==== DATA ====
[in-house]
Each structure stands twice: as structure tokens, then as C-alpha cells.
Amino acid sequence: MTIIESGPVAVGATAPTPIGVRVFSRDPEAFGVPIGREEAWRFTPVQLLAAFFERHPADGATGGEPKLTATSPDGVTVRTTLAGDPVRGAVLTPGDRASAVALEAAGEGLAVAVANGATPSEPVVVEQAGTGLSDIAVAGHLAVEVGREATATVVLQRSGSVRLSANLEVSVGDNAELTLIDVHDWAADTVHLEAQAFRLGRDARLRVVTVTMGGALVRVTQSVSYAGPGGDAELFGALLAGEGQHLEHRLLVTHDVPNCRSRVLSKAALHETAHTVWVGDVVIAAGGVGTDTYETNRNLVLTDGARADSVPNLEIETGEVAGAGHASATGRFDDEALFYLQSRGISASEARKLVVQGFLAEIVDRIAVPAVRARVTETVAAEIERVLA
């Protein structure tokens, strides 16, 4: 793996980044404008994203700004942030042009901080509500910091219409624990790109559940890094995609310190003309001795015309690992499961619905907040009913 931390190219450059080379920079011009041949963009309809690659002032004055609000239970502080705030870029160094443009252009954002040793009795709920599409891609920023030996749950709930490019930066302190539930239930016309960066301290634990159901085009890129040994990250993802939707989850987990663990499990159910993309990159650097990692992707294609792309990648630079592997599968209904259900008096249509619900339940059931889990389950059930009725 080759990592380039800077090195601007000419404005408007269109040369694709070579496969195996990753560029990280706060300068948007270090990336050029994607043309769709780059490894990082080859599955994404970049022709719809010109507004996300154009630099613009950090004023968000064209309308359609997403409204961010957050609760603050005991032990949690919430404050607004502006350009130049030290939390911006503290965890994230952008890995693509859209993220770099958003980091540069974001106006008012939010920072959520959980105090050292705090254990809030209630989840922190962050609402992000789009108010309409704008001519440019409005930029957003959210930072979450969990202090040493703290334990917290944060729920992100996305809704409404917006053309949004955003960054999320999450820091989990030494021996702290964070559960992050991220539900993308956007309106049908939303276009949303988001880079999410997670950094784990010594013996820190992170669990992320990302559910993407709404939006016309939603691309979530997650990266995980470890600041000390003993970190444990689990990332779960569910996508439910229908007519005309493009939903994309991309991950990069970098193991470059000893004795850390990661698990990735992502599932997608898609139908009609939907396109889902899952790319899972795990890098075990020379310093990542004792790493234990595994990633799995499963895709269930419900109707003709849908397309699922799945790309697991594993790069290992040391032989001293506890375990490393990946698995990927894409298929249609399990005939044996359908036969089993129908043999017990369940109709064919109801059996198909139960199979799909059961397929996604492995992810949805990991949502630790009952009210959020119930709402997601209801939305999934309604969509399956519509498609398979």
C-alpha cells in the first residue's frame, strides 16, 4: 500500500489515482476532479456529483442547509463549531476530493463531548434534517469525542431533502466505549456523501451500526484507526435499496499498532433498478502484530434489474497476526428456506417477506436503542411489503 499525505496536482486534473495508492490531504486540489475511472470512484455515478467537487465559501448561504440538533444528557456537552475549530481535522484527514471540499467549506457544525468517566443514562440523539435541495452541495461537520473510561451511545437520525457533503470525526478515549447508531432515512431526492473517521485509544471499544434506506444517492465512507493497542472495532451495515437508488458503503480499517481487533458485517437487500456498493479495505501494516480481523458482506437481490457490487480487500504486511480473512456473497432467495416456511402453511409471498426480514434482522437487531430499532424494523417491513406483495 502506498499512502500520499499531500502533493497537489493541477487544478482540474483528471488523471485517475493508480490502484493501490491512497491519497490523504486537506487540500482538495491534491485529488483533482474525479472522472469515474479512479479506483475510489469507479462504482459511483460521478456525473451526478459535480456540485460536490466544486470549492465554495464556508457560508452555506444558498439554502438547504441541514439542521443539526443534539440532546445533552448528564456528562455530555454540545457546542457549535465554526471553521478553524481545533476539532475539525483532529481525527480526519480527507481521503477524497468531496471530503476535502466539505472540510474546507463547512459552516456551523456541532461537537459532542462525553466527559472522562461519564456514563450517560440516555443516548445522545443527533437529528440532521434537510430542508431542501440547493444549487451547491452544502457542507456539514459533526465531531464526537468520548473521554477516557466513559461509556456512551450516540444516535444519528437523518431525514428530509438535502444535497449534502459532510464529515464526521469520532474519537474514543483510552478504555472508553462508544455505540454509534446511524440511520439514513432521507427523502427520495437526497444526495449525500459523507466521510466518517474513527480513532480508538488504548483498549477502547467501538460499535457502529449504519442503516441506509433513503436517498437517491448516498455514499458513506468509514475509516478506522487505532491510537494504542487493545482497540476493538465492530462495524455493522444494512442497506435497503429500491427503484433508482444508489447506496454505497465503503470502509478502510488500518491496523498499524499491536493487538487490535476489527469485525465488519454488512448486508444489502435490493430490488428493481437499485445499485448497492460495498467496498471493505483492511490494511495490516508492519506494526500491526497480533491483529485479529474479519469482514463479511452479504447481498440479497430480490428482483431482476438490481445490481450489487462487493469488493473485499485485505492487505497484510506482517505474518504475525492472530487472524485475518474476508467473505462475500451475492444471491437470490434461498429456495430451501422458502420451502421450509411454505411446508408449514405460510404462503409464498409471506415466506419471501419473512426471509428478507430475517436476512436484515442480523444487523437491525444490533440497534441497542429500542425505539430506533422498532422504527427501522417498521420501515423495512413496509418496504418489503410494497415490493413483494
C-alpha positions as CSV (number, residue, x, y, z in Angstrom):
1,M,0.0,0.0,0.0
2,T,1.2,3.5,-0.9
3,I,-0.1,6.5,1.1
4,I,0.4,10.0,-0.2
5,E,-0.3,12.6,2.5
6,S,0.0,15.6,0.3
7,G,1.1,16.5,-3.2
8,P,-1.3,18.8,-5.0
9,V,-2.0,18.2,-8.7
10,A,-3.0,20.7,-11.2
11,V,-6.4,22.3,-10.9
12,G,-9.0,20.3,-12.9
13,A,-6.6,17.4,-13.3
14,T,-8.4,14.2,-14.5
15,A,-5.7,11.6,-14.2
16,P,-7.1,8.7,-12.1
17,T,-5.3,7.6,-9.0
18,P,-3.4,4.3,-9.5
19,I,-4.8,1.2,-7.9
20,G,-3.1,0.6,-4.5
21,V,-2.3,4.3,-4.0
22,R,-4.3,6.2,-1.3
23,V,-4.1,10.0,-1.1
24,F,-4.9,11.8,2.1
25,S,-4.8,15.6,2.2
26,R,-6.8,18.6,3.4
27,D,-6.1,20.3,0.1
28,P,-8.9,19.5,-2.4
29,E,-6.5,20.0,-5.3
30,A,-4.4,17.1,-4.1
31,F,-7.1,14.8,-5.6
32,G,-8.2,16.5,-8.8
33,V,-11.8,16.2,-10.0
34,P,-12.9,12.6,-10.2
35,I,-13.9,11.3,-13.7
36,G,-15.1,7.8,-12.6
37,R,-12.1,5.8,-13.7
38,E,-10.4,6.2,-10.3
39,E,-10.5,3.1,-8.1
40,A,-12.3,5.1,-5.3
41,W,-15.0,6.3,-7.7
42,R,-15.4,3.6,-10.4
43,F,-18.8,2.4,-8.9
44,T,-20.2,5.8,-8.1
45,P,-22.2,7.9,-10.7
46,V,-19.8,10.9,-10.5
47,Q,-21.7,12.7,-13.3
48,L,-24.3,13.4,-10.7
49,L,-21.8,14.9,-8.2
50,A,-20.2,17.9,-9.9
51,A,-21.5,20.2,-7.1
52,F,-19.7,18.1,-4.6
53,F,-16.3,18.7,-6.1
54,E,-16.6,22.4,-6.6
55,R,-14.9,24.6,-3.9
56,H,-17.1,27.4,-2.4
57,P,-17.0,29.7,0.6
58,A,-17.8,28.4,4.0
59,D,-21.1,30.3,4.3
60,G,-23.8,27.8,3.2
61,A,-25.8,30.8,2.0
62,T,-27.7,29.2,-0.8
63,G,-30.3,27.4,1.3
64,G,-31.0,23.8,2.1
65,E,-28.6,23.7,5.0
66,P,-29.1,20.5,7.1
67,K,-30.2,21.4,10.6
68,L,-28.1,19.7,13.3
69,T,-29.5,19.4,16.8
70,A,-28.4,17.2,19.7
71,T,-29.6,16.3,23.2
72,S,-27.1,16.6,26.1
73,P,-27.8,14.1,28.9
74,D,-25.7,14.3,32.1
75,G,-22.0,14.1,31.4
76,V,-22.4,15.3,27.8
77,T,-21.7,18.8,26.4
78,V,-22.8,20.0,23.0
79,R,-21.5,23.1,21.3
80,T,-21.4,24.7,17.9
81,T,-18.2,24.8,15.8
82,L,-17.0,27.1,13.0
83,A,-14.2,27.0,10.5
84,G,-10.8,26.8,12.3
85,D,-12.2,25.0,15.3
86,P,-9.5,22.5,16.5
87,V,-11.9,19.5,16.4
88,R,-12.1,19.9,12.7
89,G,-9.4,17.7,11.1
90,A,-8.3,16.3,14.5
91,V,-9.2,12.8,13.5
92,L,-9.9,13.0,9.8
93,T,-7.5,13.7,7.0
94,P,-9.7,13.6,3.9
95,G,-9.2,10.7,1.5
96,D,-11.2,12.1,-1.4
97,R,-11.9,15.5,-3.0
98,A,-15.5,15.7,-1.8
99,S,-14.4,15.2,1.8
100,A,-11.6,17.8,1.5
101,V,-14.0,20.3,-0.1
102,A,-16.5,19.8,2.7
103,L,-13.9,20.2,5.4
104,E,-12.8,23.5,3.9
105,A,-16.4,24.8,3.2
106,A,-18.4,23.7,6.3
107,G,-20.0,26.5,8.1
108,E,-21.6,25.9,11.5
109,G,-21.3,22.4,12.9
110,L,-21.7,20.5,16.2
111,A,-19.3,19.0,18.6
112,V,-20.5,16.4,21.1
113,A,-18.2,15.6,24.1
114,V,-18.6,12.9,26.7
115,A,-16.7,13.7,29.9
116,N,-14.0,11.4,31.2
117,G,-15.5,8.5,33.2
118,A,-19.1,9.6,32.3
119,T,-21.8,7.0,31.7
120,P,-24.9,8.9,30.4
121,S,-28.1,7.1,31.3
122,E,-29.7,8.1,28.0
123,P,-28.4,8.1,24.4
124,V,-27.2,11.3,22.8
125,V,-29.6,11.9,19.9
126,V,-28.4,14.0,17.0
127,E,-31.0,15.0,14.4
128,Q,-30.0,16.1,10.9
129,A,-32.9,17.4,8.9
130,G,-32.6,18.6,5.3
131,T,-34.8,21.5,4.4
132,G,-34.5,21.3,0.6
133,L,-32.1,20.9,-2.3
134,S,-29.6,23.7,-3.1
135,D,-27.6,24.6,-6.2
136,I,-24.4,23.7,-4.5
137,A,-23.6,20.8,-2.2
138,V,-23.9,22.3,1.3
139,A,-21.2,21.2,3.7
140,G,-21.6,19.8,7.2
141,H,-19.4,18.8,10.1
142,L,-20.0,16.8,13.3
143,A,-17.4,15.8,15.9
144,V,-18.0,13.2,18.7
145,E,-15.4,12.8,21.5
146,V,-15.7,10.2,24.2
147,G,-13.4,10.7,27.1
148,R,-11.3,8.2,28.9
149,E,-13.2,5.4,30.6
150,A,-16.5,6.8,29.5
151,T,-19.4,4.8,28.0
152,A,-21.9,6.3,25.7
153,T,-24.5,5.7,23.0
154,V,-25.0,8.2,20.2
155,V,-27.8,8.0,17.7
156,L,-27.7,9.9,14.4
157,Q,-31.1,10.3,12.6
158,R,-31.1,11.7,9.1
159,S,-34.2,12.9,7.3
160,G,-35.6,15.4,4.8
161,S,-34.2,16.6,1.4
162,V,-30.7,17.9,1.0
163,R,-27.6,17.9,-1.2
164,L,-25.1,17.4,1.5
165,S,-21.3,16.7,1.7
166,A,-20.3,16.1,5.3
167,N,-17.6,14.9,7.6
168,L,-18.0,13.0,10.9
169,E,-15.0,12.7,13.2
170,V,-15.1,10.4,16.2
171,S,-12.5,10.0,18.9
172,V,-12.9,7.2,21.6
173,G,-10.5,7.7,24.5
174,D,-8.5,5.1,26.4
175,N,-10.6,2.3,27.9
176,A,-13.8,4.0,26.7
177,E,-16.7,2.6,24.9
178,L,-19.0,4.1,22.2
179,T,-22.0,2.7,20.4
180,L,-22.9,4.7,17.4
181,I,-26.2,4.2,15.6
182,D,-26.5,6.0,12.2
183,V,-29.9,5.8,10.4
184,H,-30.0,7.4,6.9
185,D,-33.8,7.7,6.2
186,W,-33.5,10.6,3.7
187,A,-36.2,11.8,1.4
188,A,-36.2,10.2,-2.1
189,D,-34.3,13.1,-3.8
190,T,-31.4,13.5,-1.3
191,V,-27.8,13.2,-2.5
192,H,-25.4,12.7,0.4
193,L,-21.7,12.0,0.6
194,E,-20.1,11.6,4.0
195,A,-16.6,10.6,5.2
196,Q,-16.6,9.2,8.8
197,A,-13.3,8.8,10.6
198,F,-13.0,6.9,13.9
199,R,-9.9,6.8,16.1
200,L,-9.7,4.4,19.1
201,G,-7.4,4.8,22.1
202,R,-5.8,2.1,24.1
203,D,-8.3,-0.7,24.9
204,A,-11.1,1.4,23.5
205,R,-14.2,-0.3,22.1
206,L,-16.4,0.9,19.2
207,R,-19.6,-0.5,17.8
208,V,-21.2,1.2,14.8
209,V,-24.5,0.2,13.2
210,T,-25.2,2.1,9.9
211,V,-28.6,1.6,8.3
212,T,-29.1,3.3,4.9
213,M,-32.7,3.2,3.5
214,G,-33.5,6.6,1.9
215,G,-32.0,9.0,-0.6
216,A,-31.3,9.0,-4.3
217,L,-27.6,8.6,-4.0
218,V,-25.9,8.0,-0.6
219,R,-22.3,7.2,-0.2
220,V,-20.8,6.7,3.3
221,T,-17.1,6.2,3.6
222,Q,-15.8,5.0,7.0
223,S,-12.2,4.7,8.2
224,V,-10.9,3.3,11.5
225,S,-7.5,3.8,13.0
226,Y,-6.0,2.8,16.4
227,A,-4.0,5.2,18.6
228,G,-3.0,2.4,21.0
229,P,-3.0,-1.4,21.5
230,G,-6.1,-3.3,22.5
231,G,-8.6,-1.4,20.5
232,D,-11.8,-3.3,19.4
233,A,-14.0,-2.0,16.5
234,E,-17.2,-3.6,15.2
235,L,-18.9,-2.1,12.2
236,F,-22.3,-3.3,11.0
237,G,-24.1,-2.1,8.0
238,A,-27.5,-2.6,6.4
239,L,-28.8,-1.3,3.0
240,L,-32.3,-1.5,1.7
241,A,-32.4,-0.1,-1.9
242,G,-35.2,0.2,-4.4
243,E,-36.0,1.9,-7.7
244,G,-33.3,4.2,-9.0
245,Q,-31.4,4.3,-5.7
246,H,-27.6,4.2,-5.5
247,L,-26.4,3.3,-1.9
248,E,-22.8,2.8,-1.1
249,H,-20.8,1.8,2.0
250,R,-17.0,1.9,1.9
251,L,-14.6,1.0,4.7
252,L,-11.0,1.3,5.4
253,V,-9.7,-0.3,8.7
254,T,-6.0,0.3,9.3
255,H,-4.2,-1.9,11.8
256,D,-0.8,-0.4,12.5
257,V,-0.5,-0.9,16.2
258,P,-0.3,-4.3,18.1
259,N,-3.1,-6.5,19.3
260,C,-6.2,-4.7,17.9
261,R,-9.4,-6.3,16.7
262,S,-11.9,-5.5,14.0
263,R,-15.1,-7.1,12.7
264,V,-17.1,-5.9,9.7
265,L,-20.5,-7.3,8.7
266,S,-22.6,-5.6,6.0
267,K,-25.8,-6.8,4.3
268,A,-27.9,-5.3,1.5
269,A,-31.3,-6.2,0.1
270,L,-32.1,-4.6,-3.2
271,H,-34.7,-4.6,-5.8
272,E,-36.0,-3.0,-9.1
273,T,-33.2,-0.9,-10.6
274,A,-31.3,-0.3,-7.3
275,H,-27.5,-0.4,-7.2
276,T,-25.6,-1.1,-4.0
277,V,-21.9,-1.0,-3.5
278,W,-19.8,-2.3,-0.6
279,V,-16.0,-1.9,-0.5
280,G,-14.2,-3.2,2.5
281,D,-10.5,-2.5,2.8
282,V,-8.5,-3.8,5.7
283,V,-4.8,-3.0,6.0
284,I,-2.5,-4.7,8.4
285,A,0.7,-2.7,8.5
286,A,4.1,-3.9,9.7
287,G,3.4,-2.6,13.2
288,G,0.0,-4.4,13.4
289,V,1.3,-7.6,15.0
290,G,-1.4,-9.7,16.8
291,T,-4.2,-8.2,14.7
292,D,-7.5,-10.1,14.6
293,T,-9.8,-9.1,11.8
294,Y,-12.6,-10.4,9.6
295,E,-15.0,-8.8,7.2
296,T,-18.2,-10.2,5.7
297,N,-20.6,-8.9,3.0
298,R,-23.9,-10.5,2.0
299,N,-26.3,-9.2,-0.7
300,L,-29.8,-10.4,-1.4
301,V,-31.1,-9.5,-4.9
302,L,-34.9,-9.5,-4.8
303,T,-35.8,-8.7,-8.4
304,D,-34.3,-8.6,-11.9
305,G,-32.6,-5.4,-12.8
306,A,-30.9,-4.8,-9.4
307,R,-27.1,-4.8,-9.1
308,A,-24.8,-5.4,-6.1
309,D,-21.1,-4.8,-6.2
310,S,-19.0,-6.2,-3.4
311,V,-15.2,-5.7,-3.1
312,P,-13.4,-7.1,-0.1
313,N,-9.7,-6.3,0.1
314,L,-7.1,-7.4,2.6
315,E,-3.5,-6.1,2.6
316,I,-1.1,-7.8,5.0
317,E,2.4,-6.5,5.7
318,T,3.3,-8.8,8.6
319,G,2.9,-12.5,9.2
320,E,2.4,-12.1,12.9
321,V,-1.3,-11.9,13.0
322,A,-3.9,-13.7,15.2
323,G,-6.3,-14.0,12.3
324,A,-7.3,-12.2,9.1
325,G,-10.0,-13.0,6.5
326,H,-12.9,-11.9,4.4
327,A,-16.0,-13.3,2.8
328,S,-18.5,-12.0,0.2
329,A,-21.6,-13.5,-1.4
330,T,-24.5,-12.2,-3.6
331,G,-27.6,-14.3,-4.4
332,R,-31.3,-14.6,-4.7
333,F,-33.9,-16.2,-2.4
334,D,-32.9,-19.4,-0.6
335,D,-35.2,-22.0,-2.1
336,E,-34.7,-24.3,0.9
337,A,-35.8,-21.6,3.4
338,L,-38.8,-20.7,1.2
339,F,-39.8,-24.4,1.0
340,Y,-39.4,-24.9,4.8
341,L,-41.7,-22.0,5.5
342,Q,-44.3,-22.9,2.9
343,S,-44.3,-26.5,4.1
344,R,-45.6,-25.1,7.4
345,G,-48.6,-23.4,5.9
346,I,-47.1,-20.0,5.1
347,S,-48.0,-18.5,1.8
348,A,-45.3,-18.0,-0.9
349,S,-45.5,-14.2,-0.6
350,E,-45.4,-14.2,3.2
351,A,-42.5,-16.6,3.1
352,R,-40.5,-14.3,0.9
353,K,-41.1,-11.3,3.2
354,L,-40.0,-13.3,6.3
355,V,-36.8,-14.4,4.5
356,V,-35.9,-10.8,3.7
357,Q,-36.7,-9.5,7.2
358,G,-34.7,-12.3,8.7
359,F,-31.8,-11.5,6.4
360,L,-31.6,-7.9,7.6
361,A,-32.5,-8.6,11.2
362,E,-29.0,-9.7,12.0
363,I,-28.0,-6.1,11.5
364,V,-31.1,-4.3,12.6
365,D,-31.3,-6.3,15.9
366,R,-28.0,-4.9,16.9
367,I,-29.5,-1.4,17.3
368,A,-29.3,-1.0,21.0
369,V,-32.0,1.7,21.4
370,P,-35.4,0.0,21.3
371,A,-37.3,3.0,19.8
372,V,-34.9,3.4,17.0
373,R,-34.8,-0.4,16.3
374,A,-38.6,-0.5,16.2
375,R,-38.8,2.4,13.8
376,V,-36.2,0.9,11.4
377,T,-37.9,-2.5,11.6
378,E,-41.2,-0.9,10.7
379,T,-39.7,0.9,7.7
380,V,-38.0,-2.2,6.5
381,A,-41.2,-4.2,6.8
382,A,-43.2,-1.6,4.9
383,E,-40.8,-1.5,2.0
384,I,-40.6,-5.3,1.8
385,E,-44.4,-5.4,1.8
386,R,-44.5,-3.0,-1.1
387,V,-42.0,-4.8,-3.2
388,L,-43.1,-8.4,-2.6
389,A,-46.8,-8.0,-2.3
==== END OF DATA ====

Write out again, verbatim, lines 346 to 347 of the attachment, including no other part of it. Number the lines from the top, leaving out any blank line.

340,Y,-39.4,-24.9,4.8
341,L,-41.7,-22.0,5.5